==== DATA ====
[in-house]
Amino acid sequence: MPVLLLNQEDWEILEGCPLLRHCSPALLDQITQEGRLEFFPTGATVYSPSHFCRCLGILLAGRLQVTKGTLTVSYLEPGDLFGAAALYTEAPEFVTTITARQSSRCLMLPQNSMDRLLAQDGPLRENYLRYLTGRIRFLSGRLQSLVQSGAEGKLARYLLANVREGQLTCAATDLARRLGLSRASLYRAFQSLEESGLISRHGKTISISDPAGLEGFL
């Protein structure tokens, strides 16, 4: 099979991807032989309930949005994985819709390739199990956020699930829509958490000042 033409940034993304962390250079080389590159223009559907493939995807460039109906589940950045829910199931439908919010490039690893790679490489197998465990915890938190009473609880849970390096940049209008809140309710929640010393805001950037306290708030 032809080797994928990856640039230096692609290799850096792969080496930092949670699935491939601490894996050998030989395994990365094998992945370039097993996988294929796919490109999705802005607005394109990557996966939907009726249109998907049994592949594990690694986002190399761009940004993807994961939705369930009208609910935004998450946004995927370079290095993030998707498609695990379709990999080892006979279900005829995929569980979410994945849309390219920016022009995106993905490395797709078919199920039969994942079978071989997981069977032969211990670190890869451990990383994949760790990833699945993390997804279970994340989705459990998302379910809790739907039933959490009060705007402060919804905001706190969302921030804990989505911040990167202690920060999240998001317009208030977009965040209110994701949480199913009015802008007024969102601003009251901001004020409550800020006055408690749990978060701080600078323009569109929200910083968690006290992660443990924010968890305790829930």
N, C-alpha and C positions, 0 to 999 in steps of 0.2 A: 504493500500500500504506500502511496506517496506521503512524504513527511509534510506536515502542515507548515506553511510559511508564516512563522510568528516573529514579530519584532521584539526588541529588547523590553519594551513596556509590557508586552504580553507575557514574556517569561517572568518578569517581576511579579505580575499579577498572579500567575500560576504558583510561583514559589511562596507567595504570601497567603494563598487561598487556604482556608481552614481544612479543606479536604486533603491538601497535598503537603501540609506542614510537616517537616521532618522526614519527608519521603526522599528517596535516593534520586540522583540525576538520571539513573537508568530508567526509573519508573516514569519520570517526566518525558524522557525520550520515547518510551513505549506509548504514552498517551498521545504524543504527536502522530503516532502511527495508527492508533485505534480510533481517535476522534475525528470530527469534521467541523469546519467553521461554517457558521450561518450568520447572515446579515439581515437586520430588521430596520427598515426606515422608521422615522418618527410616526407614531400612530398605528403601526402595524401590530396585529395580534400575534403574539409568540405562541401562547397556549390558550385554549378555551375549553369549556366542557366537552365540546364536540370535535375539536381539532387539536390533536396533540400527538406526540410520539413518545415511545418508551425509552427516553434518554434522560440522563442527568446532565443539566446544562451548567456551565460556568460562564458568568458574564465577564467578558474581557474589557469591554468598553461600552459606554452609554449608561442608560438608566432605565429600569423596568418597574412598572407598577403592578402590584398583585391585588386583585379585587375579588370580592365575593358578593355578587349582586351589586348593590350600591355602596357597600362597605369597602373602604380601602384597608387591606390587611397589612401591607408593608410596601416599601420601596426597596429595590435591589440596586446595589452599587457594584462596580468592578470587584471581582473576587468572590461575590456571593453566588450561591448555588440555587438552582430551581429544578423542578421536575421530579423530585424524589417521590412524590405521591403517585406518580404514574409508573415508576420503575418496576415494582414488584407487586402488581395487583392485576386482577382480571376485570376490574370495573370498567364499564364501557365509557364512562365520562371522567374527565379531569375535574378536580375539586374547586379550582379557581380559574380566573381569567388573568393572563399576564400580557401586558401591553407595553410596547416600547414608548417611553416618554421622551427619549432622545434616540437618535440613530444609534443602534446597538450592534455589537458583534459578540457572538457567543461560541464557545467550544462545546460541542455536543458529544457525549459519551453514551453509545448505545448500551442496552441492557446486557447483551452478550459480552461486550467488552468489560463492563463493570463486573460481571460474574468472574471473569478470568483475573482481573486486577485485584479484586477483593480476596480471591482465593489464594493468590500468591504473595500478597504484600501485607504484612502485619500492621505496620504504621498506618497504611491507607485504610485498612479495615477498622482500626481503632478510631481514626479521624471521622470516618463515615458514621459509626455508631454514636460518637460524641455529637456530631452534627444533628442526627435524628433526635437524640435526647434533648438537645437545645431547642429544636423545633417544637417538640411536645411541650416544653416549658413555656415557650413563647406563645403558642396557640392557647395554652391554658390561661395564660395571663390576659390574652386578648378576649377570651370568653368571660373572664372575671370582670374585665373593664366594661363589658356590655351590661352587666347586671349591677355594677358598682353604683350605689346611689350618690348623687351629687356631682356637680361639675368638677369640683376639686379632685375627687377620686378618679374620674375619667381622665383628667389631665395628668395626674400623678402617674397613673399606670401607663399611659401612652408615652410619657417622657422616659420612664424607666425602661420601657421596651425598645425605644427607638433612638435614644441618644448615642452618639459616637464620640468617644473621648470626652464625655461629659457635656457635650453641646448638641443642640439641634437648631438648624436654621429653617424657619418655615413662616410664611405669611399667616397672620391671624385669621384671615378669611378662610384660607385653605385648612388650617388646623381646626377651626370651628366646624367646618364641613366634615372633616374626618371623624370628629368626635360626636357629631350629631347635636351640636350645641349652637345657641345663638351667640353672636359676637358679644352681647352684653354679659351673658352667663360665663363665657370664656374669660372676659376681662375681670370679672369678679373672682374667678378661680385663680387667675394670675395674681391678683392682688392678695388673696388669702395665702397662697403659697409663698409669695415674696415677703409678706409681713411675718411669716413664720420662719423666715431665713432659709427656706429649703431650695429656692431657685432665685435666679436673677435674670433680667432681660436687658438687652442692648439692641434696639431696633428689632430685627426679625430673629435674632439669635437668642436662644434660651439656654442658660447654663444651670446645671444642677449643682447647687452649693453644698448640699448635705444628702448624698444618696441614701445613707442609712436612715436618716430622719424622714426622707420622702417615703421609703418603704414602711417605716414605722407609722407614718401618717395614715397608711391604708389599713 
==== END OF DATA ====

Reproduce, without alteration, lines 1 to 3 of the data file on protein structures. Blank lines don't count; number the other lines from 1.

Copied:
[in-house]
Amino acid sequence: MPVLLLNQEDWEILEGCPLLRHCSPALLDQITQEGRLEFFPTGATVYSPSHFCRCLGILLAGRLQVTKGTLTVSYLEPGDLFGAAALYTEAPEFVTTITARQSSRCLMLPQNSMDRLLAQDGPLRENYLRYLTGRIRFLSGRLQSLVQSGAEGKLARYLLANVREGQLTCAATDLARRLGLSRASLYRAFQSLEESGLISRHGKTISISDPAGLEGFL
């Protein structure tokens, strides 16, 4: 099979991807032989309930949005994985819709390739199990956020699930829509958490000042 033409940034993304962390250079080389590159223009559907493939995807460039109906589940950045829910199931439908919010490039690893790679490489197998465990915890938190009473609880849970390096940049209008809140309710929640010393805001950037306290708030 032809080797994928990856640039230096692609290799850096792969080496930092949670699935491939601490894996050998030989395994990365094998992945370039097993996988294929796919490109999705802005607005394109990557996966939907009726249109998907049994592949594990690694986002190399761009940004993807994961939705369930009208609910935004998450946004995927370079290095993030998707498609695990379709990999080892006979279900005829995929569980979410994945849309390219920016022009995106993905490395797709078919199920039969994942079978071989997981069977032969211990670190890869451990990383994949760790990833699945993390997804279970994340989705459990998302379910809790739907039933959490009060705007402060919804905001706190969302921030804990989505911040990167202690920060999240998001317009208030977009965040209110994701949480199913009015802008007024969102601003009251901001004020409550800020006055408690749990978060701080600078323009569109929200910083968690006290992660443990924010968890305790829930």